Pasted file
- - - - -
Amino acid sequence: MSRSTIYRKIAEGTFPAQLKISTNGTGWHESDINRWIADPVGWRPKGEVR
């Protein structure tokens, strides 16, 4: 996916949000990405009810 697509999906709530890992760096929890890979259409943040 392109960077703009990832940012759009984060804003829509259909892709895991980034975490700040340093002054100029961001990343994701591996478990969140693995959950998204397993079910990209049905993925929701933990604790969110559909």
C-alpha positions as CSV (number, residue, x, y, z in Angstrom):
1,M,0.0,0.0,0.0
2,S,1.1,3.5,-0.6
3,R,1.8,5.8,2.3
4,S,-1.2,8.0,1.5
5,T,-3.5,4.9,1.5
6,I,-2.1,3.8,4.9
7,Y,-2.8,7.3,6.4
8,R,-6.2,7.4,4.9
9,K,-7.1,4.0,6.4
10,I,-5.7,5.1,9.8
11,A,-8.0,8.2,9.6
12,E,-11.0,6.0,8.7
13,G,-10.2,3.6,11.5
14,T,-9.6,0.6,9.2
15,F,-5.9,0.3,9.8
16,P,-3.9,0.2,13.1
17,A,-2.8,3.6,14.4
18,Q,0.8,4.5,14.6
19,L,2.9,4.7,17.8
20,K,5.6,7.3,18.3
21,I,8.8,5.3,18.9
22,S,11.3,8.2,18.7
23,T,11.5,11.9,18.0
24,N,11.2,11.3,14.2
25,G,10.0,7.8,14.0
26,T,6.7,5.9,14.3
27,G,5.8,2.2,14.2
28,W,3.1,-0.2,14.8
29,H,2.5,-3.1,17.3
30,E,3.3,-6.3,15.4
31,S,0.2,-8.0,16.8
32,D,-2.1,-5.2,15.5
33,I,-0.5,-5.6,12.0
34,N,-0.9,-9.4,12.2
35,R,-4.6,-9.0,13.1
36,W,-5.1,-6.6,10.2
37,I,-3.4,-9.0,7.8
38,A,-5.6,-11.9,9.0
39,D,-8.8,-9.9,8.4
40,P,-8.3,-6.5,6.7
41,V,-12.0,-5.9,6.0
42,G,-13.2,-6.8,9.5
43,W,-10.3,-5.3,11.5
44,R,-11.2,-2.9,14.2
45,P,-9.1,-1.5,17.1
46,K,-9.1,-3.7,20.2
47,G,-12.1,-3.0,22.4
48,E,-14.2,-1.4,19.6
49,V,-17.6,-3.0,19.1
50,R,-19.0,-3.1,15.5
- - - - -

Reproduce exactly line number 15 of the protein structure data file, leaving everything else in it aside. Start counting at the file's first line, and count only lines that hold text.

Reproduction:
12,E,-11.0,6.0,8.7